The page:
Beauty is a light-hearted, easy thing, that sits on cobwebs, a cushion on a chair, a single camellia blossom hanging in the mouth of a jam jar. A man sitting relaxed, hands on his knees. A fence running across a hilly terrain, moving and waving with the up slopes and down slopes. Beauty is this quality, multiplied, simplified, at rest.

Beauty is rare, precious.

Real beauty comes from layered and overlapping wholes and living centers. Above all, it comes from the multiplication of these living centers. It is soft, gentle, something that quietly celebrates life, without showing off, supports being more than doing, gives more often than it takes. It is marked by gracefulness of essence, not by gracefulness of its exterior. The multiplication which occurs in beauty, is a multiplication of possibility. It is not a shell which keeps you distant, but something which pulls you in, and makes you free — encourages and allows you to be yourself, and to be free.
That multiplication, when it occurs, supports other forms of life, supports our lives, and appears, physically, in its gentleness.

We can repair the beauty structure on our Earth, only if we understand it.

The beauty structure is inherent in geometry. But once again, the “geometry” is not what it seems. When people speak about geometry, today, they are referring, most of the time, to very simple structures: rectangles, circles, straight lines, simple curves. These elementary forms, learned by every school boy and girl in elementary mathematics classes. Most of the buildings, roads, and neighborhood layouts of the 20th century era, were based on this sort of geometry.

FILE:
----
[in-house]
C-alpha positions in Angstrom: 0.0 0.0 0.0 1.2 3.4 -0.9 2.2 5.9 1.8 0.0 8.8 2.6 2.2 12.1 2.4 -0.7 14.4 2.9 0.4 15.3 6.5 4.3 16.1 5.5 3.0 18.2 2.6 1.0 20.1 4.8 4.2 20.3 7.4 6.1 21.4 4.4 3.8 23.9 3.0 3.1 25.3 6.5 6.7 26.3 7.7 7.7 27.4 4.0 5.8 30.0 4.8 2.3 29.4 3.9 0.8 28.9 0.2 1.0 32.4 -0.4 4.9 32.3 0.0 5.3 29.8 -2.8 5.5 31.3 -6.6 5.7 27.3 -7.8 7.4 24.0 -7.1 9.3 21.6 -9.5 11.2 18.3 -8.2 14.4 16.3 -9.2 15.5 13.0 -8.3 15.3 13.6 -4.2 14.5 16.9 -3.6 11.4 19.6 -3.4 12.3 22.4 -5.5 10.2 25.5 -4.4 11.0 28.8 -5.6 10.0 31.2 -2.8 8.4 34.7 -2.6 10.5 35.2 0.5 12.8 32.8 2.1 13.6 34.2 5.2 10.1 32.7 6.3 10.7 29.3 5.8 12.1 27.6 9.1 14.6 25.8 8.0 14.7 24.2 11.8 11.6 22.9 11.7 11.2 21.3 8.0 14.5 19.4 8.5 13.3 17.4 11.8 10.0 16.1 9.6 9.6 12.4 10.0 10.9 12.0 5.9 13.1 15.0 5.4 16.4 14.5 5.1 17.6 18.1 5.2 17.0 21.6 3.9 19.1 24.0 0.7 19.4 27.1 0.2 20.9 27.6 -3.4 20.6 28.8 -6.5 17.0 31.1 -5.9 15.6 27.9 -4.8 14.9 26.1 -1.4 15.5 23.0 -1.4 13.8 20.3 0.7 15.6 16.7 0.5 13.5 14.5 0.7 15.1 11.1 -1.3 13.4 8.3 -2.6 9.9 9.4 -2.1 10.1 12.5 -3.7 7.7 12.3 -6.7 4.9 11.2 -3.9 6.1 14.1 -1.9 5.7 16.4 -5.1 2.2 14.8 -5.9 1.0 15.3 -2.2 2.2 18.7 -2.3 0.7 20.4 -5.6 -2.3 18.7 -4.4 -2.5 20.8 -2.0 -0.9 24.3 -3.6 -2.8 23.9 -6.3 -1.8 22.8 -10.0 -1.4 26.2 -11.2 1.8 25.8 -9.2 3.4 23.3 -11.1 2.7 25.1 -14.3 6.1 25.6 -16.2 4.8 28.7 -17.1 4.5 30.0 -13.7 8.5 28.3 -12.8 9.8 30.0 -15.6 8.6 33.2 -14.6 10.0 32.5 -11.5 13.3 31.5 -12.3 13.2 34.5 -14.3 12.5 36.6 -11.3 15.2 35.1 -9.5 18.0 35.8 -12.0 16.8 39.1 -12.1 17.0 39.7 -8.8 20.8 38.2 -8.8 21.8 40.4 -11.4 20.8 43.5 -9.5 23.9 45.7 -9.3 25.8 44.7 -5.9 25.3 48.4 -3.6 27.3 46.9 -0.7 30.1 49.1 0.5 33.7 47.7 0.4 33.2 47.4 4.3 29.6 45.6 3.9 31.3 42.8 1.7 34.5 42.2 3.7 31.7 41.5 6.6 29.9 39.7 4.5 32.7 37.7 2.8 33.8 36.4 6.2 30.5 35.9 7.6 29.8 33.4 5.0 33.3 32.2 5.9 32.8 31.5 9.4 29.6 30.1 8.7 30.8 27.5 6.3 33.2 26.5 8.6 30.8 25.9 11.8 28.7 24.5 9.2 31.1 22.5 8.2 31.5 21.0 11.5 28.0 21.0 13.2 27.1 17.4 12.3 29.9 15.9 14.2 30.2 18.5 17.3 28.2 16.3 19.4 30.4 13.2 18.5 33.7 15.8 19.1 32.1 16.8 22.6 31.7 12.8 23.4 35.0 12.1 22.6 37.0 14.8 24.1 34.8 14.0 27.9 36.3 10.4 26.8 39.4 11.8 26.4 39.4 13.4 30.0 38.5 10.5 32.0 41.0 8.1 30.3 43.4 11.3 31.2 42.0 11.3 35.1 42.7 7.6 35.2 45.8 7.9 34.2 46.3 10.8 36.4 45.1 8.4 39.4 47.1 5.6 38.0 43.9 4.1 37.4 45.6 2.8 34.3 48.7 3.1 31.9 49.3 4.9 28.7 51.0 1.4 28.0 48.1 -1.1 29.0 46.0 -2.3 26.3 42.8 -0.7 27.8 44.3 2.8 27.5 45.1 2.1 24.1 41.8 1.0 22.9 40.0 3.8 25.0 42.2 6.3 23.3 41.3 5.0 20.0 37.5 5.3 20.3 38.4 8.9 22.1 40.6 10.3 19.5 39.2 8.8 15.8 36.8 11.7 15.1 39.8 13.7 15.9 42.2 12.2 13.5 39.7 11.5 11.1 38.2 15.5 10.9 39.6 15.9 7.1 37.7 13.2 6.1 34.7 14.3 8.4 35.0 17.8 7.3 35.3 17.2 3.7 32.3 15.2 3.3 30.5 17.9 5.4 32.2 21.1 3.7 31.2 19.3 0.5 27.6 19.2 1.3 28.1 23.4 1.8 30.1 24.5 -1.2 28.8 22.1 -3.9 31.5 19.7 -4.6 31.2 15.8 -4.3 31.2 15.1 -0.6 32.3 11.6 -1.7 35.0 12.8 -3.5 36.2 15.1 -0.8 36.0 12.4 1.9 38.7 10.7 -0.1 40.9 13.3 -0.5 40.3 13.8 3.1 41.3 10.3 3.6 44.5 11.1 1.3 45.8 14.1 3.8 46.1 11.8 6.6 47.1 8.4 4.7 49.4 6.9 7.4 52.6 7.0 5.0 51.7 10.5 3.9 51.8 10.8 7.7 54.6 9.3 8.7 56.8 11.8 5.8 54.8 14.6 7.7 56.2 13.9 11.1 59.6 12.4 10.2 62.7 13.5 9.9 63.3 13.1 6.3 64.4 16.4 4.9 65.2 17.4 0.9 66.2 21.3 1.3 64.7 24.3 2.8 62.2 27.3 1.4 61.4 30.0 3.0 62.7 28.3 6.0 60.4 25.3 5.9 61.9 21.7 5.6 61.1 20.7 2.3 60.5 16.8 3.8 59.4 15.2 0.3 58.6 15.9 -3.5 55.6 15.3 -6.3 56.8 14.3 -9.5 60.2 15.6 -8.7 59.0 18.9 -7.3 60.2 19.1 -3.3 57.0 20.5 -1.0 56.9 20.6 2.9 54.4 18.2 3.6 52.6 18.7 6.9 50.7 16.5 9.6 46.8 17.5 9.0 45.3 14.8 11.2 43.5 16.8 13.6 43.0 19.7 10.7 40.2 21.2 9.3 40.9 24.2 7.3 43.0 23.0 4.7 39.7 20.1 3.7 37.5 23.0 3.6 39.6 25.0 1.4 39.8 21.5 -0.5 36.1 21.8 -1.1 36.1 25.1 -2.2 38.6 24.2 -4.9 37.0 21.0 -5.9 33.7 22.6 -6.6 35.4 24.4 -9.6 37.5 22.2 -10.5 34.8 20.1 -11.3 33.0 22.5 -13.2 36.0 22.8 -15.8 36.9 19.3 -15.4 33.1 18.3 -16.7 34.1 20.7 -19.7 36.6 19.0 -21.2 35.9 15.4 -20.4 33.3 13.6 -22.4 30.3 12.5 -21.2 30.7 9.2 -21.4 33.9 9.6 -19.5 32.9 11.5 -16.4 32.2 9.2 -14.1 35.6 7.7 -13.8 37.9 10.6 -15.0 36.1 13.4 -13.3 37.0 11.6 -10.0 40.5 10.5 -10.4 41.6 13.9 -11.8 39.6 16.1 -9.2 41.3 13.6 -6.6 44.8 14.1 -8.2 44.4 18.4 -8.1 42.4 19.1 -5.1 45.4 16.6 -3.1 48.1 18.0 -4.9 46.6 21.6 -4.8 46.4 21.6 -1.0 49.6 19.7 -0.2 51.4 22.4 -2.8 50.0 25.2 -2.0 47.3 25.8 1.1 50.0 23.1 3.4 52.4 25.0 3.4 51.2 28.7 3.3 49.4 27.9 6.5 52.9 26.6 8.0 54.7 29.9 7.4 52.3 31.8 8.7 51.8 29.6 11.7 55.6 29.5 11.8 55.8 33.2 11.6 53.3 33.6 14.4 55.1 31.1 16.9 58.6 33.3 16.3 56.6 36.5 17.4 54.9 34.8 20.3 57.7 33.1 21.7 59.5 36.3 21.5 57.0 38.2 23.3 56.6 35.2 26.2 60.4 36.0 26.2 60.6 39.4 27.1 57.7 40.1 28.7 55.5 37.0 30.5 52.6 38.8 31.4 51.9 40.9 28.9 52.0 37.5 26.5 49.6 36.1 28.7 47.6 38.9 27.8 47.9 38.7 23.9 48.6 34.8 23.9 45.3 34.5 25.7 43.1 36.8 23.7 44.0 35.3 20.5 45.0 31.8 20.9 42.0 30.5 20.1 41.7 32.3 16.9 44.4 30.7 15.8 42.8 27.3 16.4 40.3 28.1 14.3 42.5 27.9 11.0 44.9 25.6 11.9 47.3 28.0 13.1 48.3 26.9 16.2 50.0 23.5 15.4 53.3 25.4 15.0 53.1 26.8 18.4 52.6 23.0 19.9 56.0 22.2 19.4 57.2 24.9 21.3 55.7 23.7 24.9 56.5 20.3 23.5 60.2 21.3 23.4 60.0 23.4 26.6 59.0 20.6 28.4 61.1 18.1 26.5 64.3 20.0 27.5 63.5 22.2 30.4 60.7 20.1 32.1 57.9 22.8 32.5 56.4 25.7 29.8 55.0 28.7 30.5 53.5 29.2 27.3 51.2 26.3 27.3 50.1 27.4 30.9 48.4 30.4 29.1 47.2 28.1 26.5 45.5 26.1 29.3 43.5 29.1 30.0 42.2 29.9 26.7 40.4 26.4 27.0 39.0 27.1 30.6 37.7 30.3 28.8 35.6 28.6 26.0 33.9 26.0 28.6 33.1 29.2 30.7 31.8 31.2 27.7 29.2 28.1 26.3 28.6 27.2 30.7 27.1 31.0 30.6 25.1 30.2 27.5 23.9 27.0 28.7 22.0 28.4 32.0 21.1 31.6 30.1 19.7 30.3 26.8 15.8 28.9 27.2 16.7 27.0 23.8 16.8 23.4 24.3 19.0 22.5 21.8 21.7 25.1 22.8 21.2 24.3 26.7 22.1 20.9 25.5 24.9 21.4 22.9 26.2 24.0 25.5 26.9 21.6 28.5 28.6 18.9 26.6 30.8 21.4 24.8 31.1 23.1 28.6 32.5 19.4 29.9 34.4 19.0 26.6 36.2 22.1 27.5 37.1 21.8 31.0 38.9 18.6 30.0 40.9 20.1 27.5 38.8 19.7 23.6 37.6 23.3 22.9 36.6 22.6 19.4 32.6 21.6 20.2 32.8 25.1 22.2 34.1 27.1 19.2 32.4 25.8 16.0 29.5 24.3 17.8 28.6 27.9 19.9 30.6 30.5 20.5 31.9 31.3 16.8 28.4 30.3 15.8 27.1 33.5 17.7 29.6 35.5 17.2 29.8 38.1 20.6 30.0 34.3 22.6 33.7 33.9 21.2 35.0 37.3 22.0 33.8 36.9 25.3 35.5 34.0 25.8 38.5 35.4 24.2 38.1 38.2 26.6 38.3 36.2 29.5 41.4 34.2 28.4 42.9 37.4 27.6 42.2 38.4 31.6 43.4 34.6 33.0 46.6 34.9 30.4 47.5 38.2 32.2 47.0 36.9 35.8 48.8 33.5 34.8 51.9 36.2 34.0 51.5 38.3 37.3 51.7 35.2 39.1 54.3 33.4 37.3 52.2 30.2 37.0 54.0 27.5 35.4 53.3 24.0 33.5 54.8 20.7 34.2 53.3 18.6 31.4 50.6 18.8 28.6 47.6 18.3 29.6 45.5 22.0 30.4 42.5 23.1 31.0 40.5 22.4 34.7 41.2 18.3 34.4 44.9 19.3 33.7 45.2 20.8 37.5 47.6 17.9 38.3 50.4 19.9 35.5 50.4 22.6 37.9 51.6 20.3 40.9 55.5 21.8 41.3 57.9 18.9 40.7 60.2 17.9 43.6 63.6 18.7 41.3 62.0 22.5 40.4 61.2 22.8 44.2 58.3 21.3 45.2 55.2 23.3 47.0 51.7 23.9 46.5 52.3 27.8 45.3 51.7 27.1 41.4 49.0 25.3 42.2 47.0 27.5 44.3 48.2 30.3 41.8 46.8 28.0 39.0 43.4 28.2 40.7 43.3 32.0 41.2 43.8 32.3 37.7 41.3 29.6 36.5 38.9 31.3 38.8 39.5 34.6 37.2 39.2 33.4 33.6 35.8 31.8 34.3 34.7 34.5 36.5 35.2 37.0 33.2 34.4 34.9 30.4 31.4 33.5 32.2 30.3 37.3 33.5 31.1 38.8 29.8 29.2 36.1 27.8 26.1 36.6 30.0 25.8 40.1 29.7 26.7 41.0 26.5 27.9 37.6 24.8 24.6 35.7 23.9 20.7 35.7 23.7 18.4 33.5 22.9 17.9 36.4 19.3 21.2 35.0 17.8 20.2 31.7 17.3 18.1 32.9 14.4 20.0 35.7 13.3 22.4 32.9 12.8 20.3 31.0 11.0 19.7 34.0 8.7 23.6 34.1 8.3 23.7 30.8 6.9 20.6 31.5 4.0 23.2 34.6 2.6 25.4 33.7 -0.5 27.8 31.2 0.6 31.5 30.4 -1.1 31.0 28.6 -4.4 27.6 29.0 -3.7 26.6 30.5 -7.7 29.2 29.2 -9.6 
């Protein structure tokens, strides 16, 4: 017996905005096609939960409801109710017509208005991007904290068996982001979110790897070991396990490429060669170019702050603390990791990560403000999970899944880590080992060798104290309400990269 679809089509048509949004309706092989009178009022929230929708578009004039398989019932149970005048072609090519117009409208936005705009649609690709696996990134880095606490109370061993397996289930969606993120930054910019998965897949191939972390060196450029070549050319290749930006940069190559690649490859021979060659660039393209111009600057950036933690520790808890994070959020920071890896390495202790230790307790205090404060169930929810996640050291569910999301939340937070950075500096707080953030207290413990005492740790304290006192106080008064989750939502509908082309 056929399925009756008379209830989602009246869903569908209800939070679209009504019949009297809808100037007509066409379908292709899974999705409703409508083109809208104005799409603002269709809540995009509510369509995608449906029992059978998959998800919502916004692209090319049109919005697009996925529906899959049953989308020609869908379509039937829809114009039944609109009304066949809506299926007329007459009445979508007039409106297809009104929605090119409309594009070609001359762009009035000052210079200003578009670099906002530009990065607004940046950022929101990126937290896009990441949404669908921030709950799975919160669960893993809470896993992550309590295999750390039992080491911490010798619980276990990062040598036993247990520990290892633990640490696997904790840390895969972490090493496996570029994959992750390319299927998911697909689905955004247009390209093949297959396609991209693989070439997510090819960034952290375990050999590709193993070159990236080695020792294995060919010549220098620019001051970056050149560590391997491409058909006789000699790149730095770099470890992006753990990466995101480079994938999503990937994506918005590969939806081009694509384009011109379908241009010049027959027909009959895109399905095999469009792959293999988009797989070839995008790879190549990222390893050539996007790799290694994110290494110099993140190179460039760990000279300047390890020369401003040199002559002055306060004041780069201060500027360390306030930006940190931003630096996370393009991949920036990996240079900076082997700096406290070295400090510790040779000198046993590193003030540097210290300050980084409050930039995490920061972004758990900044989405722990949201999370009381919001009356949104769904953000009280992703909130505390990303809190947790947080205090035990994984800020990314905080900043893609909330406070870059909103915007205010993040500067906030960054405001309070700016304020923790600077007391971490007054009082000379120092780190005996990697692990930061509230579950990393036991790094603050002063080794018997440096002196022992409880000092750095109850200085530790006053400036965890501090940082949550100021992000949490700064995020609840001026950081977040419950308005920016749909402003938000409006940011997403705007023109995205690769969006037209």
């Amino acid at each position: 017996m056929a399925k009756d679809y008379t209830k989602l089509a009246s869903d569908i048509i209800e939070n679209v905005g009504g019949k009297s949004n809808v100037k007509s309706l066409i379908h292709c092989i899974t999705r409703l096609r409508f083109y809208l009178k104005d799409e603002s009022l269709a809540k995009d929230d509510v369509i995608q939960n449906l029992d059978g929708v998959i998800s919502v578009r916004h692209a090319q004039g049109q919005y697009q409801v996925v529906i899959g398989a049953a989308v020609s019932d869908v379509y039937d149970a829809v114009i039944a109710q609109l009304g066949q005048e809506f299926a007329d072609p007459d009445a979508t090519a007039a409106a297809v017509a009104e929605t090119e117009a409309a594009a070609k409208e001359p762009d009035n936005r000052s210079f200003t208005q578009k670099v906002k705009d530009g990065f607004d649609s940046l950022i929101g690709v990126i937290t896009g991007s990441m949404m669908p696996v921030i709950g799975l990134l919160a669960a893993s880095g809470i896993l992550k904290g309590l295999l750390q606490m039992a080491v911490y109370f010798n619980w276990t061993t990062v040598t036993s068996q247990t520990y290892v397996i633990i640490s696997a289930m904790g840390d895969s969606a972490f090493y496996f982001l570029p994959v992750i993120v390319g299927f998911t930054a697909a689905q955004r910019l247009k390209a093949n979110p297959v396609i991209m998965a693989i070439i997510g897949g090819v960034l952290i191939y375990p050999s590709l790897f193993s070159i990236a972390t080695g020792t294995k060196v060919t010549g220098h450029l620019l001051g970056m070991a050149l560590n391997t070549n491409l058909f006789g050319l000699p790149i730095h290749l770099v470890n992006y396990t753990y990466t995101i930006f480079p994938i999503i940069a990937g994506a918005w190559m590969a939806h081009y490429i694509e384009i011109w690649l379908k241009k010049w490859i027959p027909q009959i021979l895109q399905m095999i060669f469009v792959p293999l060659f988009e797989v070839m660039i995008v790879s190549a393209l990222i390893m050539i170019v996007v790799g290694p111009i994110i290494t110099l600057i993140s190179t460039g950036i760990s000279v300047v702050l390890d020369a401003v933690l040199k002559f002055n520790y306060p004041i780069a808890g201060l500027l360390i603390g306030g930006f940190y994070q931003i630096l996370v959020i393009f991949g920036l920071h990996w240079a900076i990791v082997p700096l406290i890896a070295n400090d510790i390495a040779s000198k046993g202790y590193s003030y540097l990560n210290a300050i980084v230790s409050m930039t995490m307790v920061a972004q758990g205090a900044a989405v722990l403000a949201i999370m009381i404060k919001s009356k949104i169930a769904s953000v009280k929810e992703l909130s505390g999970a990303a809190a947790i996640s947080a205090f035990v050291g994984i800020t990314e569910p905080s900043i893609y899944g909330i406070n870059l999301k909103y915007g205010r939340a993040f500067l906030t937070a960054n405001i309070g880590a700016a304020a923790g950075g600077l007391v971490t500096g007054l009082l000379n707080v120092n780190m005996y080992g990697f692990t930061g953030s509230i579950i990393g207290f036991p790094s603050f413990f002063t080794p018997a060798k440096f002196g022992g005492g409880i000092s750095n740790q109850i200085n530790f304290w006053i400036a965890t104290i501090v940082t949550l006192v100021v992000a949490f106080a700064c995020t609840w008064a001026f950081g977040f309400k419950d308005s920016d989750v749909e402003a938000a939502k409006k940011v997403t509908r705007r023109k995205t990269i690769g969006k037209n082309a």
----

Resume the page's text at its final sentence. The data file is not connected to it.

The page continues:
Beauty structure is not likely to appear in a world of these kinds of forms. The geometry of nature, the geometry of complex adaptive systems, and the geometry which must inevitably be present, in any part of living Earth, is an adaptive structure of wholes and centers, being gently fitted to one another.

Even fractal geometry, sometimes put forward as an antidote to rigid geometry, is not the geometry of living structure. It does slightly resemble living structure, because of the multiplicity of scales that are inherent in it. But a fractal design, is made by following a rule endlessly. Living structure comes about by a process which is adapting constantly; each part is different, not because of the rule that forms it, but because the surroundings of each act, each whole, each center, is different every time. The living structure plays with this variation, and, by adapting to it, makes something perfect, even while in another sense, it is imperfect, and filled with imperfections.

Christopher Alexander, 2008, unpublished